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Marsh Chapel to Commemorate Protestantism’s Start

Recalling Martin Luther: a documentary, a meal, an opportunity to suggest reforms


Pop quiz: What do we celebrate next Tuesday? If you said Halloween, you are correct. If you said the 500th anniversary of the start of the Protestant Reformation, you are a scholar.

It was on October 31, 1517, that German theologian and Roman Catholic monk Martin Luther is believed to have nailed his “95 Theses” to the door of Wittenberg Castle’s church, a shot at his religion’s practice of selling indulgences for the forgiveness of sins. Luther’s stand, considered the launching pad of the Protestant Reformation, upended Western religion over the next century.

On Tuesday, Marsh Chapel will observe Luther’s historic act in its own way. You won’t be able to vandalize its doors, but from 1 to 4 p.m. on Marsh Plaza, there will be chalk and panels where you can write the world reforms you’d like to see. From 6 to 8 p.m., the chapel will host a German meal—bratwurst, sauerkraut, red cabbage, pretzels, and sp?tzle—and screen PBS host Rick Steves’ Luther and the Reformation?in the lower-level Marsh Room.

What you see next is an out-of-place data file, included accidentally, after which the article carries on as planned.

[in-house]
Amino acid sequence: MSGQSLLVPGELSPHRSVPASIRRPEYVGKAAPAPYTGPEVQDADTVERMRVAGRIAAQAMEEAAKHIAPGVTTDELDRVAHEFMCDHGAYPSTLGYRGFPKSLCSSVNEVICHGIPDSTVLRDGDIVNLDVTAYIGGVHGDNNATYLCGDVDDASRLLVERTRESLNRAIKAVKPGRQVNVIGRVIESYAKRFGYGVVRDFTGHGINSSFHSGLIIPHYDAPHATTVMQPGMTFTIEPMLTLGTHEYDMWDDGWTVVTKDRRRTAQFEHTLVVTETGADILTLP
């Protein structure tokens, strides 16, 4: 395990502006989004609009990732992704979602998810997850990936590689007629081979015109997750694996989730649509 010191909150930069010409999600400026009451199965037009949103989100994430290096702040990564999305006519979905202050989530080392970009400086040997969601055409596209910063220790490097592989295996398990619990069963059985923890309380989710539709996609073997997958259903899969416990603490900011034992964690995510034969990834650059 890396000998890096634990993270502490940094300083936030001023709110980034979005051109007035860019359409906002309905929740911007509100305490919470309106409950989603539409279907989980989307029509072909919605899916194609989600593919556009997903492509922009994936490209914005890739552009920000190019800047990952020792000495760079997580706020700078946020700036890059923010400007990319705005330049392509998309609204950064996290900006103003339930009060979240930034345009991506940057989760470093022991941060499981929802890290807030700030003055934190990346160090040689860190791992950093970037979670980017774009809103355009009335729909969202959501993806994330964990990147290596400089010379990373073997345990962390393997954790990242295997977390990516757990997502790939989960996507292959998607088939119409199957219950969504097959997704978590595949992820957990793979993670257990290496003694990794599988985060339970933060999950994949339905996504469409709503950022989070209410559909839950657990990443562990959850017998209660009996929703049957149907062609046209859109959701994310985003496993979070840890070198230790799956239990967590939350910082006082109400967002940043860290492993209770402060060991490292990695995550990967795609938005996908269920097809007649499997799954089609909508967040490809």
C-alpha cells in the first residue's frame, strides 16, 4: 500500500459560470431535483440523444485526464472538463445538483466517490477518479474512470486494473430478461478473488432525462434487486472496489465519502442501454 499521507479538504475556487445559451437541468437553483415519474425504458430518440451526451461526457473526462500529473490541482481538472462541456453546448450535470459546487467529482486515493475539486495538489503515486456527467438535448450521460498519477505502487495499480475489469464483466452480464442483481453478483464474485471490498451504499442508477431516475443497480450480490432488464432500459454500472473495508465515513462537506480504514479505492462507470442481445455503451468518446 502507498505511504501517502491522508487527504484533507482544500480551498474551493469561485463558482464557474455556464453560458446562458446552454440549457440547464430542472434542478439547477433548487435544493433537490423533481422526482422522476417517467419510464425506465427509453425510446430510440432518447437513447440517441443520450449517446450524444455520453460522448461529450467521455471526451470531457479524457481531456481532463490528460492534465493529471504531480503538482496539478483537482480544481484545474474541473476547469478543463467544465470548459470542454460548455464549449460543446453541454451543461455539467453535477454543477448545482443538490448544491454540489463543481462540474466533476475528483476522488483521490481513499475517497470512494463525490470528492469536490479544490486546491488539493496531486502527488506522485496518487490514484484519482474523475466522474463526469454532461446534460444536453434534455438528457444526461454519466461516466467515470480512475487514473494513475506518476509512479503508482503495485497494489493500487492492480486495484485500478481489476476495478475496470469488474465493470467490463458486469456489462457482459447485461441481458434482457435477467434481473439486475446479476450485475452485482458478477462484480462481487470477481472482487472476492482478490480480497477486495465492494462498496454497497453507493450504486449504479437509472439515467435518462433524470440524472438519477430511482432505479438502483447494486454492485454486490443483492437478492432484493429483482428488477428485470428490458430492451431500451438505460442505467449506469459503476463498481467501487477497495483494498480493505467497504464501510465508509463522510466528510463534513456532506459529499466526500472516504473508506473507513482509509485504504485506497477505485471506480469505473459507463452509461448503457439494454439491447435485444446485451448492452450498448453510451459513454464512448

Steeped in BU’s Methodist history and today embracing interdenominational Protestant worship, Marsh Chapel hopes the commemoration conveys that the Reformation “not only had deep and lasting effects within Christianity, but how it also spurred many societal changes as well,” says Jessica Chicka (STH’07,’11,’18), the University’s chaplain for international students.

Chicka points out that Luther wrote his tracts so that they could easily be understood by the average person. In an era when most religious material was printed in Latin, Luther and his friends used the then-adolescent technology of the printing press to spread reprints of his theses and other pamphlets in German, making them accessible to laypeople. That, she says, contributed to an increase in literacy rates in Europe.

Moreover, she adds, the Protestant “emphasis on the individual’s ability to have access to the divine on his/her own led to a greater sense of self-worth among those in the lower classes,” planting seeds of democratic thought that would sprout later.

Robert Allan Hill, dean of Marsh Chapel, will discuss Luther’s theology in this Sunday’s sermon at the chapel’s 11 a.m. service, as he did in one last month, when he noted that the religious visionary was also a “virulent anti-Semite.” That mix of courage and flaws speaks to religion’s need, and practice when it’s at its best, to examine itself honestly, Hill preached:

“To be a Protestant is to apply the Protestant principle, as did Luther, and to subject religion to utterly, fully religious critique.…Luther reminds us in religious life of who we are.”

Space is limited for Marsh’s German meal; those interested in attending should email Chicka at [email protected].

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Rich Barlow

Rich Barlow can be reached at [email protected].

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